Marilyn Monroooooe.

Or, “Why I wanna replace the Carlson LongHaul radios”.

I’m basing the name of this post off incorrectly remembering this glorious scene from the Pop Team Epic anime and thinking it said long strokes, not  longs for good strokes, but whatever – I’m keeping it:

Ever just work with a piece of load-bearing hardware that is just asking for the sweet release of the e-waste bin? Yeah, that’s what half the entries on this page are about, but here’s one that, uh, yeah. The Carlson Wireless LongHaul… It’s still on their website as if it were a current product but upon calling their support engineer for assistance he told me what I had already come to suspect, it was abandonware from over a decade ago. The unit is a long range microwave radio designed to carry telephone traffic and look like a TDM (T1?) link, but also IP traffic, which is what we’re using it for.

So let’s check off the Boxes Of Decay:

  • Flash user interface
  • User interface via https with REVOKED SECURITY CERTIFICATE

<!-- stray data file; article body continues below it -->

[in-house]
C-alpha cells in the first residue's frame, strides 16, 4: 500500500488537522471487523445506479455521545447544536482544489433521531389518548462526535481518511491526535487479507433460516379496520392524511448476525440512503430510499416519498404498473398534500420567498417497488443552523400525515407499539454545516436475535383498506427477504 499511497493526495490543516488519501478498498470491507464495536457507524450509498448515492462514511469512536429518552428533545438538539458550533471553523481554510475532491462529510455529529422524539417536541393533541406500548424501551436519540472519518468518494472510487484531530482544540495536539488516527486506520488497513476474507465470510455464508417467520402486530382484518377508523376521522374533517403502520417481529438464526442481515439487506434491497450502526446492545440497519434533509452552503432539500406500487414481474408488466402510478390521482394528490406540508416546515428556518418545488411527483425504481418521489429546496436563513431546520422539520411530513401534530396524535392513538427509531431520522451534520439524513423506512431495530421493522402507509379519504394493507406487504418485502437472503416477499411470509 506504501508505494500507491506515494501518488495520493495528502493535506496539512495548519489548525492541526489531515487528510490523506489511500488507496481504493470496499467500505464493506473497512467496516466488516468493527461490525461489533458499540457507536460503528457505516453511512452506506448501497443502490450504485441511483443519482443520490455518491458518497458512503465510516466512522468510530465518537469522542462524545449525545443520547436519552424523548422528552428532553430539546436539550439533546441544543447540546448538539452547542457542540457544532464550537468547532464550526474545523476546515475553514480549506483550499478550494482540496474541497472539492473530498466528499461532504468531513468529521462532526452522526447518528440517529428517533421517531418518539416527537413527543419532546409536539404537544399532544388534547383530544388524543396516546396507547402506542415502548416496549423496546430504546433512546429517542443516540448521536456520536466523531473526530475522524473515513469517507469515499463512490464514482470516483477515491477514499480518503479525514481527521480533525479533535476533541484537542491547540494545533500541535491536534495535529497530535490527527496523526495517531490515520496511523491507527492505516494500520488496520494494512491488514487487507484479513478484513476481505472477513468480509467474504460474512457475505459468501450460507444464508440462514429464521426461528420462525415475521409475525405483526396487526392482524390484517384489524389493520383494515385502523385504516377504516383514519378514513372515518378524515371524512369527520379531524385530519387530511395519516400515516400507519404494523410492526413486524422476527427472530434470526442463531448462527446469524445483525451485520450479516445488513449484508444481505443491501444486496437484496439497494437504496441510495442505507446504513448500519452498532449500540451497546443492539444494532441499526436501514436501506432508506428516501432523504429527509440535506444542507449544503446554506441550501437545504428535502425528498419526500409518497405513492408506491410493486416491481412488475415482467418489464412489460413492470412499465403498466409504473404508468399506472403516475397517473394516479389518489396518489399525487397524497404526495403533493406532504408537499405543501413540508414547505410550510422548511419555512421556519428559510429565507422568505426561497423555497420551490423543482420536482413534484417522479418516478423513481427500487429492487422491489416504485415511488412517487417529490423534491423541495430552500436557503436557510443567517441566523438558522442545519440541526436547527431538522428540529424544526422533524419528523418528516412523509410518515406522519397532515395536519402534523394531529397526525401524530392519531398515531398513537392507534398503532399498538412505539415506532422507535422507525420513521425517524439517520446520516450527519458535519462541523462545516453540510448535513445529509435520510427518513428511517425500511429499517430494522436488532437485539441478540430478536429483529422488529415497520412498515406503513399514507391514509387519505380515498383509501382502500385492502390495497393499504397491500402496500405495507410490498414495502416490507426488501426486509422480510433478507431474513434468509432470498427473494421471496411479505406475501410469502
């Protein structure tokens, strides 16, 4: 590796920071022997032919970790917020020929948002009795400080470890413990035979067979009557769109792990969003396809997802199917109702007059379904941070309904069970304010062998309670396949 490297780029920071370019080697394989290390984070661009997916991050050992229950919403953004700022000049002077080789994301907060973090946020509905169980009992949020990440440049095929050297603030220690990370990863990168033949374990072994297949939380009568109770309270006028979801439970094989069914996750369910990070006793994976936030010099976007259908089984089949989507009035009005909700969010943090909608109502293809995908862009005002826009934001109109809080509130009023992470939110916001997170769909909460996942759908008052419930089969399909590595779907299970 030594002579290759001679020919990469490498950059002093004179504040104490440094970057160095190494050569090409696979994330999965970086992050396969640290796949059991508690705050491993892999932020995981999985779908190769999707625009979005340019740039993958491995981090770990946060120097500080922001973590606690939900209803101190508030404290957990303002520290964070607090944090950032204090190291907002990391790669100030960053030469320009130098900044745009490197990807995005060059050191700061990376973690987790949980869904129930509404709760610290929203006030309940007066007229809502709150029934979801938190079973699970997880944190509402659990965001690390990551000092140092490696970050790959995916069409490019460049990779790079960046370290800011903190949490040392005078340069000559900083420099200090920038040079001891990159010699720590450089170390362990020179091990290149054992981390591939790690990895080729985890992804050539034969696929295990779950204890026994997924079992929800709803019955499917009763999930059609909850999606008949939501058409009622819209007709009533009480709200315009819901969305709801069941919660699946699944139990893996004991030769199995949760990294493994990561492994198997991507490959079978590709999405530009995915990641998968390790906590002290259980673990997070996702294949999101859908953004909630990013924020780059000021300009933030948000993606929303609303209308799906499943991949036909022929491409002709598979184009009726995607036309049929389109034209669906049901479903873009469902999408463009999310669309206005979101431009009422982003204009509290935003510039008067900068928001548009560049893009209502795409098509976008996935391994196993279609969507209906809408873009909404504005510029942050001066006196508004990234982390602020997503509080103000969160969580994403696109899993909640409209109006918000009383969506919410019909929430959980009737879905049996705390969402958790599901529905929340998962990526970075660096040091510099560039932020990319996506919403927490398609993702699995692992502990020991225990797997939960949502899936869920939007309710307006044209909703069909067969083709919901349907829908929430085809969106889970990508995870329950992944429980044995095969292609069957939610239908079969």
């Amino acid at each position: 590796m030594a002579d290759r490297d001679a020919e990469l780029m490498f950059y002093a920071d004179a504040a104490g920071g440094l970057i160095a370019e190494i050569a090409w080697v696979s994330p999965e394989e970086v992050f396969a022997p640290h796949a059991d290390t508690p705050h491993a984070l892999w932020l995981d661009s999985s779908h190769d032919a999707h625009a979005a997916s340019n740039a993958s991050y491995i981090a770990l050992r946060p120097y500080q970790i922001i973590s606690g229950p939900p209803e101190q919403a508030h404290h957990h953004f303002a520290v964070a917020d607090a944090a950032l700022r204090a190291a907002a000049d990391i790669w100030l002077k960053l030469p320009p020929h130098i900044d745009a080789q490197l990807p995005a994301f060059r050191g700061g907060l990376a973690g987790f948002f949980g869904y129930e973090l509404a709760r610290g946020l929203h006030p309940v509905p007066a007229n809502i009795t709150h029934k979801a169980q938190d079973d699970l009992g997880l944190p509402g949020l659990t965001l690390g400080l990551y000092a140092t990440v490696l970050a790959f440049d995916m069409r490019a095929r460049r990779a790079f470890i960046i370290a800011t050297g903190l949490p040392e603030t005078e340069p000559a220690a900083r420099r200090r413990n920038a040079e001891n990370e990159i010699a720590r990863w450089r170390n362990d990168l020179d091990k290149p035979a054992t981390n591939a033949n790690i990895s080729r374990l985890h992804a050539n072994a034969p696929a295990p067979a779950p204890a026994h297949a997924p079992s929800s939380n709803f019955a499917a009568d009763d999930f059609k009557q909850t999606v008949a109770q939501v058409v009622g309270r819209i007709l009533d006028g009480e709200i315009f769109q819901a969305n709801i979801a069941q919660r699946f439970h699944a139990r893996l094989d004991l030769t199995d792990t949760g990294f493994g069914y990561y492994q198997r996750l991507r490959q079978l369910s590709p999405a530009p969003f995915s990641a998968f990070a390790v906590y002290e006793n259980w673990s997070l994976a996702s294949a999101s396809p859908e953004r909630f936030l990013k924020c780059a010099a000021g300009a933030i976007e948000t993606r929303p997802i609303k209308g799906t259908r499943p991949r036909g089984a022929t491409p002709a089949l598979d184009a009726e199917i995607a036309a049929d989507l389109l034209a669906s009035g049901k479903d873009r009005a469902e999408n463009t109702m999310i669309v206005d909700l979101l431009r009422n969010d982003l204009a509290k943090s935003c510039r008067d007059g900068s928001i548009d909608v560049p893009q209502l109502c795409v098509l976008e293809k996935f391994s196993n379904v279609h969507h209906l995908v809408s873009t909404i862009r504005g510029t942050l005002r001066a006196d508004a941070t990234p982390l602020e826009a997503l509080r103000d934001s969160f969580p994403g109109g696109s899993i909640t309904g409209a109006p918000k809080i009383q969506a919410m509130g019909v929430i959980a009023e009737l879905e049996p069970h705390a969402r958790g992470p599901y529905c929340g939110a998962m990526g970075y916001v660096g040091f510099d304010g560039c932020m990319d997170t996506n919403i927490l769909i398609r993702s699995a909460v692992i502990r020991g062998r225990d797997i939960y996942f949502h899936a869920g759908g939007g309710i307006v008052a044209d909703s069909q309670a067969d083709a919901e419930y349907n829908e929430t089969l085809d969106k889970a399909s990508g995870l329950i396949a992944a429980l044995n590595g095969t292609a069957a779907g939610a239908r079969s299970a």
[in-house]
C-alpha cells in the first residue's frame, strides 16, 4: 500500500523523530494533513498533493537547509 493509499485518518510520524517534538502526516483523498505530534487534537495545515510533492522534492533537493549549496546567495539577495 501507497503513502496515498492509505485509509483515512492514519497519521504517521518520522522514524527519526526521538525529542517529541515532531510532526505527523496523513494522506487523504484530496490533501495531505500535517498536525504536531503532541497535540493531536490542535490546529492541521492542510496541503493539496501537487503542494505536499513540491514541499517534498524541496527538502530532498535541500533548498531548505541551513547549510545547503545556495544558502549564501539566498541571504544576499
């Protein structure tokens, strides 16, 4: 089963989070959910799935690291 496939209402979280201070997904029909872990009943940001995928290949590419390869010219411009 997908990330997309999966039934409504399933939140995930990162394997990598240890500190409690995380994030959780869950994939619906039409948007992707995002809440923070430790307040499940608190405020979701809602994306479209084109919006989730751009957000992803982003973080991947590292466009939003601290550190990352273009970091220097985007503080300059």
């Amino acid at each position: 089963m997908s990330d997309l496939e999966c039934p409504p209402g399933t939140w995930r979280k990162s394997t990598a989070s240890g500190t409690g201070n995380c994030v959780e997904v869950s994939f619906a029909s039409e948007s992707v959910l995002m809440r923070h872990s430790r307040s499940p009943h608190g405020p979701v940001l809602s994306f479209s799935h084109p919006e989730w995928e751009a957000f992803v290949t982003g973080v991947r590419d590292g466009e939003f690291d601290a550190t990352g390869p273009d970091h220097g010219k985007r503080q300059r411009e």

• Best I can tell— based on 802.11A wifi hardware
  • Cursed
  • Did I mention cursed

The only way to keep these things in service is to have an old version of Flash that hasn’t been expired via logic bomb – Ruffle won’t cut it as it doesn’t support Actionscript 3, though it handles just fine. I’m sure you all missed those goofy Flash shitposts, right? I sure did. It also seems to play my old Fanimutations just fine.
If you have the Ruffle extension loaded:
Aligator (unfinished!)

Guava Paste

Onsokumaru’s Great Adventure

I wish to state here that there are some dumb jokes in there that were very much a bad product of the time and I feel like they don’t age well, but not that I’d want to bury this entirely.

Anyway— on to the weird old hardware.

The board says “Avlia Networking Platform” on it and it looks like maybe an older version of this guy